There is one certainty for every Budget day: that the chancellor will dream up some novel scheme to prop up the housing market. Rishi Sunak’s idea of providing state guarantees for 95 per cent mortgages taken out by first time buyers isn’t, however, that new. It is really just a reheated version of one branch of the Help to Buy scheme run by George Osborne between 2013 and 2016.
This is the story of the property market over the past quarter century: in the long property boom of the late 1990s and early 2000s banks got themselves into huge trouble by advancing high loan-to-value mortgages. They did so in two ways: directly through loans to their customers – such as Northern Rock’s reckless 120 per cent mortgages – and indirectly through investing in junk securities which wrapped together sub-prime mortgage lending in America. The slump in the property market took the banks down with it as they lost the security for their loans. When the dust cleared, mortgage-lenders didn’t want to lend anything more than 80 per cent mortgages, if that, and the government didn’t want them to take on this risk either. But when first-time buyers found themselves unable to buy homes – not at the still-inflated prices, at any rate – the government stepped in and told the lenders: if you won’t take on the risk of a 95 per cent loan, then we will take it on instead.
In other words, in any future crash it won’t be the banks who find themselves on the hook – it will be the good old taxpayer instead. It is hard not to notice the objectionable aspect to all this. What is in it for us taxpayers? What is our reward? None – save, that is, for taxpayers who also happen to be property owners and investors and who therefore might have the value of their investments protected from a future crash. As for people who do not yet own property, they might benefit from the ability to afford a home which would otherwise be beyond their reach. But they will have to be quick. The inevitable result of this kind of interference in the property market is to bump up prices to artificially high levels. If you are not among the first to benefit you will suffer because in order to get onto the housing ladder you will have to pay those higher prices.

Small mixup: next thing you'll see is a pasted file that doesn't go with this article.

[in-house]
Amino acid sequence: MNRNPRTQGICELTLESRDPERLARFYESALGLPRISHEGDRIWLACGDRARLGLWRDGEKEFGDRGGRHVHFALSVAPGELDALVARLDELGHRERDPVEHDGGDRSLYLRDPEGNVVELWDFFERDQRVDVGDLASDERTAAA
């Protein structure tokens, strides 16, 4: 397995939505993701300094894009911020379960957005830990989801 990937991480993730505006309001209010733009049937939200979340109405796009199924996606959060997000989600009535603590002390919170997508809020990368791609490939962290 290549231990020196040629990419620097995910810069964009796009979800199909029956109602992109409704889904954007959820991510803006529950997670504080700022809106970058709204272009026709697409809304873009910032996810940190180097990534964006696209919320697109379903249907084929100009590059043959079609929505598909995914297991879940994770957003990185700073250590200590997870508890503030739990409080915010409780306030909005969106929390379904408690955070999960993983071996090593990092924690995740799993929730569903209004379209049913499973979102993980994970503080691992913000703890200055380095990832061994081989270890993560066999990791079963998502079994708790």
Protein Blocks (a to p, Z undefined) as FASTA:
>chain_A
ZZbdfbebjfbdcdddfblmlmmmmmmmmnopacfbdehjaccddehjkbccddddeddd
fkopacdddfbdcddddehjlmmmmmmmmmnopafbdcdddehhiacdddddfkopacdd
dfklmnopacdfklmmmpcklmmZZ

But the impact of repeated interventions in the property market is even worse than I have described above. Ever since Osborne introduced Help to Buy – after Gordon Brown’s repeated wheezes to pump up the market – investors have begun to reckon that no UK government will ever allow the property market properly to collapse, that it will always find some way to intervene. It is laissez-faire on the way up, and government intervention on the way down. Investing in property has therefore become a one-way bet, long term.
That is why we have ended up with the absurd spectacle of a minor property boom – with prices up seven per cent in a year according to the Nationwide – during the biggest economic slump in modern history, when nine million people were sitting idle, their wages paid by the state. The great property bubble continues, widening even further the gap between the property haves and have-nots – and it is hard to see at the moment how it ever bursts or deflates.